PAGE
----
They looked at advertising of these products between 5:30 a.m. and 9 p.m. If all such ads were withdrawn during those hours, the number of obese kids in Britain between the ages of 5 and 17 would drop by 5% and the number of overweight kids would fall 4%, the study found.

That’s equivalent to 40,000 fewer kids in Britain who would be obese and 120,000 fewer who would be overweight, the researchers said.

The findings were published online this week in the journal PLOS Medicine.

Oliver Mytton, an academic clinical lecturer at the Center for Diet and Activity Research at the University of Cambridge, led the study.

“Measures which have the potential to reduce exposure to less-healthy food advertising on television could make a meaningful contribution to reducing childhood obesity,” the authors said in a journal news release.

But they also pointed out that they could not fully account for all factors that would affect the impact of the policy, if implemented.

They added: “Children now consume media from a range of sources, and increasingly from online and on-demand services, so in order to give all children the opportunity to grow up healthy it is important to ensure that this advertising doesn’t just move to the 9-10 pm slot and to online services.”

More information

For more on childhood obesity, visit the U.S. Centers for Disease Control and Prevention.

Copyright 2020 HealthDay. All rights reserved.



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Blood type may predict risk for severe COVID-19, studies say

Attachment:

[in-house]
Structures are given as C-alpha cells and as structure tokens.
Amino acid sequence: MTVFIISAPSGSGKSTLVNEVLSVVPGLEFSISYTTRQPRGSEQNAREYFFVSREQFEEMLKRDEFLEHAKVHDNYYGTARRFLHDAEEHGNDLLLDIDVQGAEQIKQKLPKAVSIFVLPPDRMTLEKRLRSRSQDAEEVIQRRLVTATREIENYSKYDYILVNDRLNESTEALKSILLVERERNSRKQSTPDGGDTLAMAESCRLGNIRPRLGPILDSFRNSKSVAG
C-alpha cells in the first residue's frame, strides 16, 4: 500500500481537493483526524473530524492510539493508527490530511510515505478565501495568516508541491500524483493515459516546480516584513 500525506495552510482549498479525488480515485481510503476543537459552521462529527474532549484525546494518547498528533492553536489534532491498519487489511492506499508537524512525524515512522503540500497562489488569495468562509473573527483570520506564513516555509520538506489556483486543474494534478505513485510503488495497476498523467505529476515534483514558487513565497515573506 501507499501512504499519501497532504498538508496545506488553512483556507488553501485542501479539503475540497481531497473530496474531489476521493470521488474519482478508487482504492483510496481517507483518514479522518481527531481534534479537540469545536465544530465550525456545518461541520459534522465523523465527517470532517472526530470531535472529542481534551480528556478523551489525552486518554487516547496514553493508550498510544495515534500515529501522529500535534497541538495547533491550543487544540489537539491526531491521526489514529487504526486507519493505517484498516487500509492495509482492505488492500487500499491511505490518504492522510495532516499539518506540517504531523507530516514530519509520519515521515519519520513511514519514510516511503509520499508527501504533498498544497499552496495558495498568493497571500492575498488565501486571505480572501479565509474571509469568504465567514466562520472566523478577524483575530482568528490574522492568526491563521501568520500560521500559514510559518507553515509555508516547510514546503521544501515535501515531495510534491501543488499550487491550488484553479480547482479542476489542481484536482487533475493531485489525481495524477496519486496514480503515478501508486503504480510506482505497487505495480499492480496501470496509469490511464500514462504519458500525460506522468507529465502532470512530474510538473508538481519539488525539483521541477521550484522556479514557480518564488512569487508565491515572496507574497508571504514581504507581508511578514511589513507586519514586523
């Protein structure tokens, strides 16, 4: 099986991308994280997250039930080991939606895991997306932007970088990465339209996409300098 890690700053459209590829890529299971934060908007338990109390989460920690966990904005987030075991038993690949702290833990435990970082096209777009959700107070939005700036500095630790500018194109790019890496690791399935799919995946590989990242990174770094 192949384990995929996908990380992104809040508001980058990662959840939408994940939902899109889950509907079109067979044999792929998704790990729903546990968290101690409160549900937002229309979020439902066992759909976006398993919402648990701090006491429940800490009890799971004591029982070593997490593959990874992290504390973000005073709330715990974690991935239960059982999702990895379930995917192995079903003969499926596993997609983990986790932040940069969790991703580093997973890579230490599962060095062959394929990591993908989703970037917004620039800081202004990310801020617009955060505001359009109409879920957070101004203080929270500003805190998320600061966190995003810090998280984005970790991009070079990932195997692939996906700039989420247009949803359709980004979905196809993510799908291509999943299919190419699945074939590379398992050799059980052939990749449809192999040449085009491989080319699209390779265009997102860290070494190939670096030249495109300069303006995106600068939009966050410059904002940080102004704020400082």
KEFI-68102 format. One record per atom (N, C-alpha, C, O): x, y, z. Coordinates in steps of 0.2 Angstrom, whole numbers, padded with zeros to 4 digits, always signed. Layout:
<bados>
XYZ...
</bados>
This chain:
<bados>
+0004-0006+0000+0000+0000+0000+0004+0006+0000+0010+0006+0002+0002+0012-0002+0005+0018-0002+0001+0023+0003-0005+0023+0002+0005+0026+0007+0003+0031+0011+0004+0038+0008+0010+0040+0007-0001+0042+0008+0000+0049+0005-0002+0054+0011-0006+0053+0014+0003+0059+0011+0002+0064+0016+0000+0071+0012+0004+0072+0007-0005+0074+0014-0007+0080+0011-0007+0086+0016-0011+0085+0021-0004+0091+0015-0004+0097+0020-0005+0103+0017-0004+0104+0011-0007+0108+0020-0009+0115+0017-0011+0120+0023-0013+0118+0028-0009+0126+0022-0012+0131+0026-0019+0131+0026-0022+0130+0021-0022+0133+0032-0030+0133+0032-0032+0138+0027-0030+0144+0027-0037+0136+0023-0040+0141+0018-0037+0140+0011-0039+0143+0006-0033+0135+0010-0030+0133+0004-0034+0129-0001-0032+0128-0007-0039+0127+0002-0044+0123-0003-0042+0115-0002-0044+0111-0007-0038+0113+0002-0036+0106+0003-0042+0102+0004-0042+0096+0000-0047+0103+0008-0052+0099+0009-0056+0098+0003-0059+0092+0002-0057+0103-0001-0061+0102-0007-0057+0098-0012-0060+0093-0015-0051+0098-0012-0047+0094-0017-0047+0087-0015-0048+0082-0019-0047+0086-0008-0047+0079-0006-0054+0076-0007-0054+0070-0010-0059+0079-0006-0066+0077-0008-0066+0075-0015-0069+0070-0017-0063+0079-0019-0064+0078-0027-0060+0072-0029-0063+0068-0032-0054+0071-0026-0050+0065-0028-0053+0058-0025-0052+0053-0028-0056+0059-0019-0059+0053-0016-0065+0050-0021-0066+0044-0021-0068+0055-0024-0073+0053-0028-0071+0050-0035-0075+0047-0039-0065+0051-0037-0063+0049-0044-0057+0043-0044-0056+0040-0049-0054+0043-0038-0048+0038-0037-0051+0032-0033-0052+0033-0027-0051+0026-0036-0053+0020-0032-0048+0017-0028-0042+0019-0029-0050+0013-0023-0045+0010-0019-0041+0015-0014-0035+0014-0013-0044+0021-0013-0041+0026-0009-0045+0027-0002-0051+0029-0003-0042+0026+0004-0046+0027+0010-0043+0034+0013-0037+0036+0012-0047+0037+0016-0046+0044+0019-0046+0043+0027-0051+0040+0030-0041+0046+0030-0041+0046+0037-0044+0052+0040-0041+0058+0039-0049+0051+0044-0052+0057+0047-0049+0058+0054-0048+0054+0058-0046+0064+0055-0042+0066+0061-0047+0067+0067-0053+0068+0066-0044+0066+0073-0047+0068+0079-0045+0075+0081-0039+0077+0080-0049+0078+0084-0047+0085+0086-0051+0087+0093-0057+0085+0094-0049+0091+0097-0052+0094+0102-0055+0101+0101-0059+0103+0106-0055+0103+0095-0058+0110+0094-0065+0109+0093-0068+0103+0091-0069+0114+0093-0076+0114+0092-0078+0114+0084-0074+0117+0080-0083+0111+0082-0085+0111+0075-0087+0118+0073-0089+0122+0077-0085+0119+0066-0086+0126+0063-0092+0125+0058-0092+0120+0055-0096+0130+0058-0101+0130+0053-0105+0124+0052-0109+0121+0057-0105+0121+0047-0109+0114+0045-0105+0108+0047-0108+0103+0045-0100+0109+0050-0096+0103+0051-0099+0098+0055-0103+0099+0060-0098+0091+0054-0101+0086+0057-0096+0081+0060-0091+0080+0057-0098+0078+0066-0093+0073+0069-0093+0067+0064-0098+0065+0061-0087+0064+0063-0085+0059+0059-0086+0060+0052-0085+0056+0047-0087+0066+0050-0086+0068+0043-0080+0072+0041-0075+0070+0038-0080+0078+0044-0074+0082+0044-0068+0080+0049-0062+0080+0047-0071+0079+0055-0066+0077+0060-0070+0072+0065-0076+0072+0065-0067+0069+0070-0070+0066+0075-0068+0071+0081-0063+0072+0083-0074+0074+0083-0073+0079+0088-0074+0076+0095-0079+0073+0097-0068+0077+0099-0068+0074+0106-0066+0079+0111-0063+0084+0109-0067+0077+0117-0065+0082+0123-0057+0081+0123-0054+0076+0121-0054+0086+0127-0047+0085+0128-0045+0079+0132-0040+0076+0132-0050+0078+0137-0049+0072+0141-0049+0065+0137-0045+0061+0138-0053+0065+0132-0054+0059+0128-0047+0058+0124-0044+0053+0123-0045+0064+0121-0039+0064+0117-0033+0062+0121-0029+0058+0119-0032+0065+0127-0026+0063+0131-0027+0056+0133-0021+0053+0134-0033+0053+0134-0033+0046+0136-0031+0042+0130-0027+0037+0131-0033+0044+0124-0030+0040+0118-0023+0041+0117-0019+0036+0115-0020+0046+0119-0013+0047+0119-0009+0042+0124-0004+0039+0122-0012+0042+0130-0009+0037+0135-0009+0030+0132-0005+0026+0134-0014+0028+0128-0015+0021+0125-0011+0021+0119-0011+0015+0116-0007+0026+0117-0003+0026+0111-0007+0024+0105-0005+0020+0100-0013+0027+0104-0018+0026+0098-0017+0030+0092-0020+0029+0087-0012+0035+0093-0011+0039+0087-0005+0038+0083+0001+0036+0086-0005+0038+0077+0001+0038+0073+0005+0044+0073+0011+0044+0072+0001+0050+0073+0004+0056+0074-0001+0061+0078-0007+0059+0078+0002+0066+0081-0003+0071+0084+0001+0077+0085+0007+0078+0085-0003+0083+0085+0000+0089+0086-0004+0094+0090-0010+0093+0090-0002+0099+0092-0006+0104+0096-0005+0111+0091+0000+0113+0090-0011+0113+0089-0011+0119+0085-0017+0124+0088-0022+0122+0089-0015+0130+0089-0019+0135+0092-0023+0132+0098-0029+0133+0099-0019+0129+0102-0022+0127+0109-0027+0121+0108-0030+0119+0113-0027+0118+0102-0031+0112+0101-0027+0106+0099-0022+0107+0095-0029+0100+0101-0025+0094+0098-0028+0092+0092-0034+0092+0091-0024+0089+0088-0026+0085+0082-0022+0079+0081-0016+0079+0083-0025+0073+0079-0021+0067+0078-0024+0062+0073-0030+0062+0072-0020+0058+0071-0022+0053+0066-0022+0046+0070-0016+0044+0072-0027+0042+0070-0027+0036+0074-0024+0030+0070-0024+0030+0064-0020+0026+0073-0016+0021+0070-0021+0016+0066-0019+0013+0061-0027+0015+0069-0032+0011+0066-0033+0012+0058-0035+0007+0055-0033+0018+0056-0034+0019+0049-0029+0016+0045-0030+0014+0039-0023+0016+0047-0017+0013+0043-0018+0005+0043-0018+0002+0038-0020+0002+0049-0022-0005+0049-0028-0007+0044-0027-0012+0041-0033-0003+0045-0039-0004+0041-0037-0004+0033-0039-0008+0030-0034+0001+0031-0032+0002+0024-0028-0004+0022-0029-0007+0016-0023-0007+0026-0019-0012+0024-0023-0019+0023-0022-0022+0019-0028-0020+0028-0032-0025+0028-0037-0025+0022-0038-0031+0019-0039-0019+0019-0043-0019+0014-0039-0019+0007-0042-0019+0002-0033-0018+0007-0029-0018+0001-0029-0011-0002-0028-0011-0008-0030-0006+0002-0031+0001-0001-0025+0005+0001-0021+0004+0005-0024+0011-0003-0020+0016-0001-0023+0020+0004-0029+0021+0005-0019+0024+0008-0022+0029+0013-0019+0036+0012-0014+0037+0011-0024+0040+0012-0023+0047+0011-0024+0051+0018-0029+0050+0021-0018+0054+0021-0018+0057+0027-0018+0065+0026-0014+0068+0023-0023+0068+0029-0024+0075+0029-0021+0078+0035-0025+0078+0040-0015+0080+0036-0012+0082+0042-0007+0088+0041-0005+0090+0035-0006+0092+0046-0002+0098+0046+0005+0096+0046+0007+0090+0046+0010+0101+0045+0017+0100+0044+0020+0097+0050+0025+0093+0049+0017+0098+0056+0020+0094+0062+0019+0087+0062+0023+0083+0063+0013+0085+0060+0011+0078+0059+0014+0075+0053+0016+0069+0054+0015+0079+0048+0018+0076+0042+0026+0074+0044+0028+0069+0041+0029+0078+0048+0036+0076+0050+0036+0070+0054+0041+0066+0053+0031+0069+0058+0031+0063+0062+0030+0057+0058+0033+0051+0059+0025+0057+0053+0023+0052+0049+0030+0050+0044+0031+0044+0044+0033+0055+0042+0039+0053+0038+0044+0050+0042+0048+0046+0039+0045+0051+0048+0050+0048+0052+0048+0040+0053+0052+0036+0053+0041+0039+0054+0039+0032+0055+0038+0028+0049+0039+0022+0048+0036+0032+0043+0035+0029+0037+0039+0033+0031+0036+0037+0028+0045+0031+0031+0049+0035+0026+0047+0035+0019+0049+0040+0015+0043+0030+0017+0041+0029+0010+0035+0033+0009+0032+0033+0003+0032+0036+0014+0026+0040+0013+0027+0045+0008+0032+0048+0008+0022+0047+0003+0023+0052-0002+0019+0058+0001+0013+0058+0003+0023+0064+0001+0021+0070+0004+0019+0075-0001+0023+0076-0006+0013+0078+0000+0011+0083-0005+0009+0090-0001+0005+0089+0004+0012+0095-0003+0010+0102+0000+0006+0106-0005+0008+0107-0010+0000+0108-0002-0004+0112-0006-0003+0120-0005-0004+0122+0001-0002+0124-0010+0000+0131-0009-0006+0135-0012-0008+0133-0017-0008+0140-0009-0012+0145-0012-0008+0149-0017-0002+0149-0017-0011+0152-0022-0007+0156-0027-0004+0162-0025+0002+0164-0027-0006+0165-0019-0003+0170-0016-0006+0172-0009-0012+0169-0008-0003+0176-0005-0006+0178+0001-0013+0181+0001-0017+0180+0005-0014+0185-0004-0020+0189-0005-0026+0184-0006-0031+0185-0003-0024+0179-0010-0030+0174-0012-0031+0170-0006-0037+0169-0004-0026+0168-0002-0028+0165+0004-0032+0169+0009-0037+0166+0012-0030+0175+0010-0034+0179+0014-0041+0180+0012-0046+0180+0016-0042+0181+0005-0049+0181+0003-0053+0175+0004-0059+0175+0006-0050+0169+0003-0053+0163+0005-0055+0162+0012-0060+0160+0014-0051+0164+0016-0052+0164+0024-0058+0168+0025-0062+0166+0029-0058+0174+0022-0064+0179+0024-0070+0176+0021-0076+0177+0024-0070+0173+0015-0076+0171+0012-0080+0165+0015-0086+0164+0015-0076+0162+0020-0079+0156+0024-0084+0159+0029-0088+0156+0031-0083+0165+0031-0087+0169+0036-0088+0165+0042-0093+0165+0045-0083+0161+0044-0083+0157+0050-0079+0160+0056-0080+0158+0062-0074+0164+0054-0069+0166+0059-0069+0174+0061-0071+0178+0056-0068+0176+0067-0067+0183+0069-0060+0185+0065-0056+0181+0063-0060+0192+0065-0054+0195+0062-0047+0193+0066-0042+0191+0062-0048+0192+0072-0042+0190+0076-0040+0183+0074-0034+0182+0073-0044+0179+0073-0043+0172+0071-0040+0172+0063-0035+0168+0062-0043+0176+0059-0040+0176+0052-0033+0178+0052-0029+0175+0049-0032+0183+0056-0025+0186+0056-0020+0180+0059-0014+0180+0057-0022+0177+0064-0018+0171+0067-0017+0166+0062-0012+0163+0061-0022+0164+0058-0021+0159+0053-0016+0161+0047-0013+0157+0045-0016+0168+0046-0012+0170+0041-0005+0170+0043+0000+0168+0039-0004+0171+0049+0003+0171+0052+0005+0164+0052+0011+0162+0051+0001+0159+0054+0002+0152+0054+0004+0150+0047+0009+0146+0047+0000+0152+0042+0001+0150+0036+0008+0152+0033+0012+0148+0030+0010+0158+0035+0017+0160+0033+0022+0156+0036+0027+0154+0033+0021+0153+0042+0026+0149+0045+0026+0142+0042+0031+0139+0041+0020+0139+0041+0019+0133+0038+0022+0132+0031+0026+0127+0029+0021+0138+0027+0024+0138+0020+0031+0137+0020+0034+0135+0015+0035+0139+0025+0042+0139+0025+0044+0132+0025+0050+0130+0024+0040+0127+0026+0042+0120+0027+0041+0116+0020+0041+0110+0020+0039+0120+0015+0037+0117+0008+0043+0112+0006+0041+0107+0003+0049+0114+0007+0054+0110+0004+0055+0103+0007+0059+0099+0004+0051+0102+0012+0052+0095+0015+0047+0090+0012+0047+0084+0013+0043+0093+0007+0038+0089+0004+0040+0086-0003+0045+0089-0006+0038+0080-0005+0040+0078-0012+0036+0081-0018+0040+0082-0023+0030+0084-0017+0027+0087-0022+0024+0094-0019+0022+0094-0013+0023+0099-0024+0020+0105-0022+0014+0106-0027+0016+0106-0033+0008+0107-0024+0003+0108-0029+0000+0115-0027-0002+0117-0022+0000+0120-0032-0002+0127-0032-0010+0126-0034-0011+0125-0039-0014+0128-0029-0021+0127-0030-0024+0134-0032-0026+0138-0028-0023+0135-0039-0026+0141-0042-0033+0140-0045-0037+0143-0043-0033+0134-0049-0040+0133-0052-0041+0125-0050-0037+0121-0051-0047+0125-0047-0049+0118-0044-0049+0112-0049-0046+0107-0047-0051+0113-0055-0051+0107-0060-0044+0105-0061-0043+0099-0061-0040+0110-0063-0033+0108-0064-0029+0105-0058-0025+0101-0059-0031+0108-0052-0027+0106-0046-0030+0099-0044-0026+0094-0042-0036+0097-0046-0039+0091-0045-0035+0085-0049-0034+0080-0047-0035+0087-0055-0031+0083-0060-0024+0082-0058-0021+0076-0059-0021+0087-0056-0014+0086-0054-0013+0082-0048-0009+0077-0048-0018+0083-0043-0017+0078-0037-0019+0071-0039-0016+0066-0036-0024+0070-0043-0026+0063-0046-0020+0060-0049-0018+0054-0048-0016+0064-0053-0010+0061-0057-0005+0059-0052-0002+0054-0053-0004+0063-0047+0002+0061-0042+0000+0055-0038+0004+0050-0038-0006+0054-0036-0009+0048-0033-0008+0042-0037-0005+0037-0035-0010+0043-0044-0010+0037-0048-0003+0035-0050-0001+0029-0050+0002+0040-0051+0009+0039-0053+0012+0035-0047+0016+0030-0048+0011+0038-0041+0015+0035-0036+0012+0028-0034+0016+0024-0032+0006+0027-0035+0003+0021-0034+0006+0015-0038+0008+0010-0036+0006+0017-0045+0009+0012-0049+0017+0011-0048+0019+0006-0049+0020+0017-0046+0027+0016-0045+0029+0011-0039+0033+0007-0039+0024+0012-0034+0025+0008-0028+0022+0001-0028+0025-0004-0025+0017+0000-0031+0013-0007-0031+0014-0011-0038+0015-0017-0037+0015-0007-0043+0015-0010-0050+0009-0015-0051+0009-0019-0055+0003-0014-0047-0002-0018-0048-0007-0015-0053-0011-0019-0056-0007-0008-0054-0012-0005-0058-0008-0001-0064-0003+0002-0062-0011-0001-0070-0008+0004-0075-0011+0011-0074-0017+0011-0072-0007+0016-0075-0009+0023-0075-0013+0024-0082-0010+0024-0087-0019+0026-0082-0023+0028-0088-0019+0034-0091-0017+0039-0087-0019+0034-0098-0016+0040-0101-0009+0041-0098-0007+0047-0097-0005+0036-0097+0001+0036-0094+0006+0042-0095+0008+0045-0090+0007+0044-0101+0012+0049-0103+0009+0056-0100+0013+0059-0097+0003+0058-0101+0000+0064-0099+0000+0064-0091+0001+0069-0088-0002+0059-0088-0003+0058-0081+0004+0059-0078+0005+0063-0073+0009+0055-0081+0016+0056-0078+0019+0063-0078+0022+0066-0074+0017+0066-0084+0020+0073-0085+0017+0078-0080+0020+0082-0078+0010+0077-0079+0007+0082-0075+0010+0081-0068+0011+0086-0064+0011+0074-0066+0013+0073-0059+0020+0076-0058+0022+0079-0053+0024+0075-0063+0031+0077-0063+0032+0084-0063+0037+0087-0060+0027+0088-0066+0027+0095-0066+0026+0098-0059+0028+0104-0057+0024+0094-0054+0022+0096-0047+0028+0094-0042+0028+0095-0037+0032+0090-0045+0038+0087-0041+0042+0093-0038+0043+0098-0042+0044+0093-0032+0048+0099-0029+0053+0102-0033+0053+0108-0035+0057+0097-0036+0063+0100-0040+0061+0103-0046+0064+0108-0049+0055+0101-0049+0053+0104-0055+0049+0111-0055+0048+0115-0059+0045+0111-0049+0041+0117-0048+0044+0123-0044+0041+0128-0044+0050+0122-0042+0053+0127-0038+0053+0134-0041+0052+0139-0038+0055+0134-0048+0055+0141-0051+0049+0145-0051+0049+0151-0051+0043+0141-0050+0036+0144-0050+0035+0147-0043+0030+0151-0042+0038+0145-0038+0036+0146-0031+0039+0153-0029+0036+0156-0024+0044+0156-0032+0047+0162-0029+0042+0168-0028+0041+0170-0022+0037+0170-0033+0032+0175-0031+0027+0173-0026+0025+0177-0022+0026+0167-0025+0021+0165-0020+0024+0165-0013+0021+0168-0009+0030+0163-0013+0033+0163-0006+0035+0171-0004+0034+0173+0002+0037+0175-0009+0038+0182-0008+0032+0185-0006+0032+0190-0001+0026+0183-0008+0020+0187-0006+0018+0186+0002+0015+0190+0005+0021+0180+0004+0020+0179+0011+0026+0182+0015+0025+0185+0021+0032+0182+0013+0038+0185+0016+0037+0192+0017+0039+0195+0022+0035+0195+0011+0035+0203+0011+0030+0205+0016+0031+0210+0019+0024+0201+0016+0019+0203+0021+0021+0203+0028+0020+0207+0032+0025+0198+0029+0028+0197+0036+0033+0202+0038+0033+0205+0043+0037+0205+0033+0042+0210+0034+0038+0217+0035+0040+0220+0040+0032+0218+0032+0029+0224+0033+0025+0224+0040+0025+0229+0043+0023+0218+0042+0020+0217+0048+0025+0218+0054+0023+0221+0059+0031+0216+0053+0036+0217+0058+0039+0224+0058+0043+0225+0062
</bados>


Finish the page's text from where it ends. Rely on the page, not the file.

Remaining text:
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There’s more evidence that blood type may affect a person’s risk for COVID-19 and severe illness from the disease.

The findings are reported in a pair of studies published Oct. 14 in the journal Blood Advances.

In one, researchers compared more than 473,000 people in Denmark with COVID-19 to more than 2.2 million people in the general population.

Among the COVID-19 patients, there was a lower percentage of people with blood type O and higher percentages of those with with types A, B and AB.

The findings suggest that people with A, B or AB blood may be more likely to be infected with COVID-19 than people with type O blood. Infection rates were similar among people with types A, B and AB blood.

The other study included 95 critically ill COVID-19 patients hospitalized in Canada. Patients with type A or AB blood were more likely to require mechanical ventilation, suggesting that they had greater rates of lung injury from COVID-19.

More patients with type A and AB blood required dialysis for kidney failure, the study added.

The results suggest that COVID-19 patients with A and AB blood types may have an increased risk of organ dysfunction or failure than those with type O or B blood, according to the researchers.

They also found that while people with blood types A and AB didn’t have longer overall hospital stays than those with types O or B, on average, they were in intensive care longer, which may indicate more severe COVID-19.

“The unique part of our study is our focus on the severity effect of blood type on COVID-19. We observed this lung and kidney damage, and in future studies, we will want to tease out the effect of blood group and COVID-19 on other vital organs,” said study author Dr. Mypinder Sekhon, a clinical instructor in the Division of Critical Care Medicine at the University of British Columbia in Vancouver, Canada.

“Of particular importance as we continue to traverse the pandemic, we now have a wide range of survivors who are exiting the acute part of COVID-19, but we need to explore mechanisms by which to risk stratify those with longer-term effects,” he added in a news release.

More information

The U.S. Centers for Disease Control and Prevention has more on COVID-19.

Copyright 2020 HealthDay. All rights reserved.



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Personality traits govern success of workplace wellness programs, study finds